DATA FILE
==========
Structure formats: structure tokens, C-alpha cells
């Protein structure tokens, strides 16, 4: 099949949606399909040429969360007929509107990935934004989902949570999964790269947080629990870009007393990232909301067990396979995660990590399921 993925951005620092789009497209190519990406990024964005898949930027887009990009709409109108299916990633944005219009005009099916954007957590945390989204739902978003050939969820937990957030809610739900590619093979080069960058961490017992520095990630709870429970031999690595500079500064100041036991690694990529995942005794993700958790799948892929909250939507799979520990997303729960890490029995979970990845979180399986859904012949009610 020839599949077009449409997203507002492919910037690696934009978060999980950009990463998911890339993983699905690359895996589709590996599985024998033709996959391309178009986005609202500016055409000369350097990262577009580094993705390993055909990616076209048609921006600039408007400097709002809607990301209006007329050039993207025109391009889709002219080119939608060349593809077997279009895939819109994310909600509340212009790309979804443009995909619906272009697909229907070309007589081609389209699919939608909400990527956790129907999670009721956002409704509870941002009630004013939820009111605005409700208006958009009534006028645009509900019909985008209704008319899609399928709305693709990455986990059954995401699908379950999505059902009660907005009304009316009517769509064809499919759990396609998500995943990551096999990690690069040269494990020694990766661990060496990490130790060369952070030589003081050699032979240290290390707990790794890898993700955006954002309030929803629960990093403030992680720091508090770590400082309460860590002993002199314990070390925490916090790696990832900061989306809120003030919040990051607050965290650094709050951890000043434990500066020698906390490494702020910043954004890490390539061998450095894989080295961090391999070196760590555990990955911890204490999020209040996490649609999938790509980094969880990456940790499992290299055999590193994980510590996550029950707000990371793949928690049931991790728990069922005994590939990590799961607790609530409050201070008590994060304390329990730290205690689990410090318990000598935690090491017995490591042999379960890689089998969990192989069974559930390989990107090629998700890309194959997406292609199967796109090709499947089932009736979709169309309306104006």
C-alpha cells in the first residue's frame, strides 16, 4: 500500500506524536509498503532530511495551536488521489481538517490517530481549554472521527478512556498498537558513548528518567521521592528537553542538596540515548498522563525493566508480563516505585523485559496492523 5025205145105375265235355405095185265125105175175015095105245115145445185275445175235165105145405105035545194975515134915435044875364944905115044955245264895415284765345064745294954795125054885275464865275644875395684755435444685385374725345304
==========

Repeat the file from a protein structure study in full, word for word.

Structure formats: structure tokens, C-alpha cells
């Protein structure tokens, strides 16, 4: 099949949606399909040429969360007929509107990935934004989902949570999964790269947080629990870009007393990232909301067990396979995660990590399921 993925951005620092789009497209190519990406990024964005898949930027887009990009709409109108299916990633944005219009005009099916954007957590945390989204739902978003050939969820937990957030809610739900590619093979080069960058961490017992520095990630709870429970031999690595500079500064100041036991690694990529995942005794993700958790799948892929909250939507799979520990997303729960890490029995979970990845979180399986859904012949009610 020839599949077009449409997203507002492919910037690696934009978060999980950009990463998911890339993983699905690359895996589709590996599985024998033709996959391309178009986005609202500016055409000369350097990262577009580094993705390993055909990616076209048609921006600039408007400097709002809607990301209006007329050039993207025109391009889709002219080119939608060349593809077997279009895939819109994310909600509340212009790309979804443009995909619906272009697909229907070309007589081609389209699919939608909400990527956790129907999670009721956002409704509870941002009630004013939820009111605005409700208006958009009534006028645009509900019909985008209704008319899609399928709305693709990455986990059954995401699908379950999505059902009660907005009304009316009517769509064809499919759990396609998500995943990551096999990690690069040269494990020694990766661990060496990490130790060369952070030589003081050699032979240290290390707990790794890898993700955006954002309030929803629960990093403030992680720091508090770590400082309460860590002993002199314990070390925490916090790696990832900061989306809120003030919040990051607050965290650094709050951890000043434990500066020698906390490494702020910043954004890490390539061998450095894989080295961090391999070196760590555990990955911890204490999020209040996490649609999938790509980094969880990456940790499992290299055999590193994980510590996550029950707000990371793949928690049931991790728990069922005994590939990590799961607790609530409050201070008590994060304390329990730290205690689990410090318990000598935690090491017995490591042999379960890689089998969990192989069974559930390989990107090629998700890309194959997406292609199967796109090709499947089932009736979709169309309306104006």
C-alpha cells in the first residue's frame, strides 16, 4: 500500500506524536509498503532530511495551536488521489481538517490517530481549554472521527478512556498498537558513548528518567521521592528537553542538596540515548498522563525493566508480563516505585523485559496492523 5025205145105375265235355405095185265125105175175015095105245115145445185275445175235165105145405105035545194975515134915435044875364944905115044955245264895415284765345064745294954795125054885275464865275644875395684755435444685385374725345304